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Instead of focusing on scientific health research to get their prescription drugs approved, a pharmaceutical company recently admitted to spying on a Food and Drug Administration director for more than two months in 2008. According to the company, Amphastar Pharmaceuticals, admitted to hiring a private investigator in an attempt to find evidence of an improper relationship between the director of the FDA and the pharmaceutical company’s competitor. However, they maintain that the investigation was entirely legal.

Amphastar hired Kroll, a New York-based private investigating firm, to obtain information about Janet Woodstock, the director of the FDA’s Center for Drug Evaluation and Research, who oversees the agency’s new drug approvals. Furthermore, the private investigator also collected information on a second FDA official, Moheb Nasr, director of the FDA’s Office of New Drug Quality Assessment. Overall, Amphastar spent over $100,000 for the investigations and retrieved information about both Woodstock and Nasr, including education, professional background, birth date, and price they paid for their homes. Moreover, they also unearthed details about family members and previous business trips.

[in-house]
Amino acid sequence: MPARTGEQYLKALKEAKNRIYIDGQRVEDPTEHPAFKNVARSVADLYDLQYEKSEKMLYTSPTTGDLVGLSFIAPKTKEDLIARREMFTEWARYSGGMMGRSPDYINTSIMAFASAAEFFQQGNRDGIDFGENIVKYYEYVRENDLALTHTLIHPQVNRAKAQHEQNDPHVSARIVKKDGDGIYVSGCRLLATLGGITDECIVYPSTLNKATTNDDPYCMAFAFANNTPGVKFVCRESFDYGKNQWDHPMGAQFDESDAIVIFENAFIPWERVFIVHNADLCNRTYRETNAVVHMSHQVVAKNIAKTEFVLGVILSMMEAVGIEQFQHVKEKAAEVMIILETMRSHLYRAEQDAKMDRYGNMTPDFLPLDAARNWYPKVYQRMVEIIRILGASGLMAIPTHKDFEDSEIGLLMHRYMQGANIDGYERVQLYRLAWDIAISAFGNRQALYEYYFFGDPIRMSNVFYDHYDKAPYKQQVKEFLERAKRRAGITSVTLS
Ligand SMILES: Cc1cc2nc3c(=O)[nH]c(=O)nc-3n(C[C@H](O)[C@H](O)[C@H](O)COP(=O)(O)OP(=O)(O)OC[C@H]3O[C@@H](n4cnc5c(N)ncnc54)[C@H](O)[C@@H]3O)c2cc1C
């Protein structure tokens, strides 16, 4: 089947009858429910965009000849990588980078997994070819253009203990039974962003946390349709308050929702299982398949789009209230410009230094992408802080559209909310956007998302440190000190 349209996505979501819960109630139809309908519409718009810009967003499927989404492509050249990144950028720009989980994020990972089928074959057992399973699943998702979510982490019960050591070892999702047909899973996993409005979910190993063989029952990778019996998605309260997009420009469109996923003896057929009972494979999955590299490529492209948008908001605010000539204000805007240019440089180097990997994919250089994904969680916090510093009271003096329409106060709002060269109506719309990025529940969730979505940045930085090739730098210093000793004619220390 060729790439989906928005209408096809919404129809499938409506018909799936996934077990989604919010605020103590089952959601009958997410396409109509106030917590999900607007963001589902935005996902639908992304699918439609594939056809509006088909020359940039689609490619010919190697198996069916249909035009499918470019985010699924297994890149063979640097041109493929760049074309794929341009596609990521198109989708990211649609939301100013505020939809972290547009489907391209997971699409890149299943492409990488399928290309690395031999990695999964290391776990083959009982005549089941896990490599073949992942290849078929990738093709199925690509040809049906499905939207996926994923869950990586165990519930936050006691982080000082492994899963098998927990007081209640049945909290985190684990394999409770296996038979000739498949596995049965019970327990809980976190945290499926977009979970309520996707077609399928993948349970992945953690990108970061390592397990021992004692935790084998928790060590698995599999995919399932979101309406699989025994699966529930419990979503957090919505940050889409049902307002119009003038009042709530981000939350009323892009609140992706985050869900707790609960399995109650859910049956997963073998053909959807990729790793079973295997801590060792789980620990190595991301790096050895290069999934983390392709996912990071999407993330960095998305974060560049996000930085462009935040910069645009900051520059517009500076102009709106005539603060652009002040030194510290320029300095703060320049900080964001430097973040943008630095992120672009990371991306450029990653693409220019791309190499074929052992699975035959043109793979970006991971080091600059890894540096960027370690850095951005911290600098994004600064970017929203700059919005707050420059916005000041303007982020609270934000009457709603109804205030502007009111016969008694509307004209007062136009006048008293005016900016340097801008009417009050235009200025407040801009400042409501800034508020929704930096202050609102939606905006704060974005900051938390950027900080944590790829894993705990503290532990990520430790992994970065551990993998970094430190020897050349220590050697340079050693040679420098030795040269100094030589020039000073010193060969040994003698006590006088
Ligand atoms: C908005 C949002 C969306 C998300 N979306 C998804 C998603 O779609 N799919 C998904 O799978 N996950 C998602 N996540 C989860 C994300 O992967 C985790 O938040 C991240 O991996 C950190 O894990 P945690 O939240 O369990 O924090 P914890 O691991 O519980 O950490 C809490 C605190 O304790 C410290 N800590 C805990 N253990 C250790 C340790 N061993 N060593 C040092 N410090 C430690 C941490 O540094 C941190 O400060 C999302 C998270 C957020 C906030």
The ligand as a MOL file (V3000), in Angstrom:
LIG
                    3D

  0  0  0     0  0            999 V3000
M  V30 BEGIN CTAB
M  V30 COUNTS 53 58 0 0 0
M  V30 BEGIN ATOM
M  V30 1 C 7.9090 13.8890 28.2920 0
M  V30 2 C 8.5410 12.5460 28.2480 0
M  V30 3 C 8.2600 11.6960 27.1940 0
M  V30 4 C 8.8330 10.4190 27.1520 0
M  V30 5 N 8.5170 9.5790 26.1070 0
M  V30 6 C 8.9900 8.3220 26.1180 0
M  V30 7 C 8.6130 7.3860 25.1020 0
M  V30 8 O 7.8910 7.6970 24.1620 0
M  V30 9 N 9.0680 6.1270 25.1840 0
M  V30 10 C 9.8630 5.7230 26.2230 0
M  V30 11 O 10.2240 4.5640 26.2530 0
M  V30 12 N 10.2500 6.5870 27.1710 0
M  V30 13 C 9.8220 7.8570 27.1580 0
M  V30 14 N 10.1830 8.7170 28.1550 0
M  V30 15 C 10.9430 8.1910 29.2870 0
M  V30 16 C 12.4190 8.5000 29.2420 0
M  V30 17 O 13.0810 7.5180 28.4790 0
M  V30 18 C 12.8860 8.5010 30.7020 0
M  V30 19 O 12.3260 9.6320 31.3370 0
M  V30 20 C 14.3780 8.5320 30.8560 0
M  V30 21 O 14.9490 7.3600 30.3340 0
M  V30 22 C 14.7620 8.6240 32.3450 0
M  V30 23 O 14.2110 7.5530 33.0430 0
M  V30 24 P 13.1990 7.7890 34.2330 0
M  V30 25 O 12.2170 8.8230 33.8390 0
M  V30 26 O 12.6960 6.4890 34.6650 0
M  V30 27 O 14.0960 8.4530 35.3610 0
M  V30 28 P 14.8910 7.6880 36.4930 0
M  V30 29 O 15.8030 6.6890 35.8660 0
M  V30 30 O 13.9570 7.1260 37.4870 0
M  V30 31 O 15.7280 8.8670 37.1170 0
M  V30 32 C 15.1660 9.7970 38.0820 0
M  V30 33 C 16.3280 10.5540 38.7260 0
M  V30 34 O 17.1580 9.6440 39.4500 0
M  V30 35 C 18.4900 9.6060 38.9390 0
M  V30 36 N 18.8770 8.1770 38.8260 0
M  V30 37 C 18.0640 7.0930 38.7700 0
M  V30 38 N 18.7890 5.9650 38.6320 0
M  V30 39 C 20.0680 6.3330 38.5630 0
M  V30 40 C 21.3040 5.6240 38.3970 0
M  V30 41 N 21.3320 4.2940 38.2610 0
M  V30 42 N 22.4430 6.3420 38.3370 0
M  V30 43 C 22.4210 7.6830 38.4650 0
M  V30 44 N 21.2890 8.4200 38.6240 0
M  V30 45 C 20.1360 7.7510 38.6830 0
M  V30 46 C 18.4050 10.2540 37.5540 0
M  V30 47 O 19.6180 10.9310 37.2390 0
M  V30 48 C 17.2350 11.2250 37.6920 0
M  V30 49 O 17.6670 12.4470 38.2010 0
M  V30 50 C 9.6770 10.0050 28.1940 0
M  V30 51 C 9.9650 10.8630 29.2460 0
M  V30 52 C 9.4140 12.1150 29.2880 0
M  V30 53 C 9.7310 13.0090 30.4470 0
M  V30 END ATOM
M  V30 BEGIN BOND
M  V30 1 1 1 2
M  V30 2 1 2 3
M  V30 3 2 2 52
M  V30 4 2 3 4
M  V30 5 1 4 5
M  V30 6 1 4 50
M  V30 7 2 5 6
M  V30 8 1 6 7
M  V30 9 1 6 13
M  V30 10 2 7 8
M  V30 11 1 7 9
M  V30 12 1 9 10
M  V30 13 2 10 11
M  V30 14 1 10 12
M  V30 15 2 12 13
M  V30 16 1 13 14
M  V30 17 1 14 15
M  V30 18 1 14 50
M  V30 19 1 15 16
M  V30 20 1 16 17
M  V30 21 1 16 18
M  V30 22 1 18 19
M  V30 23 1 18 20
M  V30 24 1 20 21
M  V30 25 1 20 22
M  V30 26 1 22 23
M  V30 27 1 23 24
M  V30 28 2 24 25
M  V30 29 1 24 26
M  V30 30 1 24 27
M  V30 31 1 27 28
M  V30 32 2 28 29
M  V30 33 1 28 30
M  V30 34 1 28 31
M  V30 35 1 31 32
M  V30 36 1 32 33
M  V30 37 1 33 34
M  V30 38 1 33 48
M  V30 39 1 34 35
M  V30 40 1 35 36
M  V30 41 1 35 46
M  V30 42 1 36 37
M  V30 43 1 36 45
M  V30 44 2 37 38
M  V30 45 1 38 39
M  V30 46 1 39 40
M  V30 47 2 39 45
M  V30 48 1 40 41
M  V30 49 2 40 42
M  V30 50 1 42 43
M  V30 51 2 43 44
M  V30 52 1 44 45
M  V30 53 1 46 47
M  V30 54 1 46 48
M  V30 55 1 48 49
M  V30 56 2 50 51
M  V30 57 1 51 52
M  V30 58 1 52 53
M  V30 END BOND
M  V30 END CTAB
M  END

The case outraged investigators working for Senate Finance Committee Chairman Max Baucus (D-Mont.) after they discovered the details when they requested documents from Amphastar in Fall 2009. Nevertheless, the company’s general counsel, Jason Shandell, said the investigation was entirely legal because it relied only on allegedly publicly available information.

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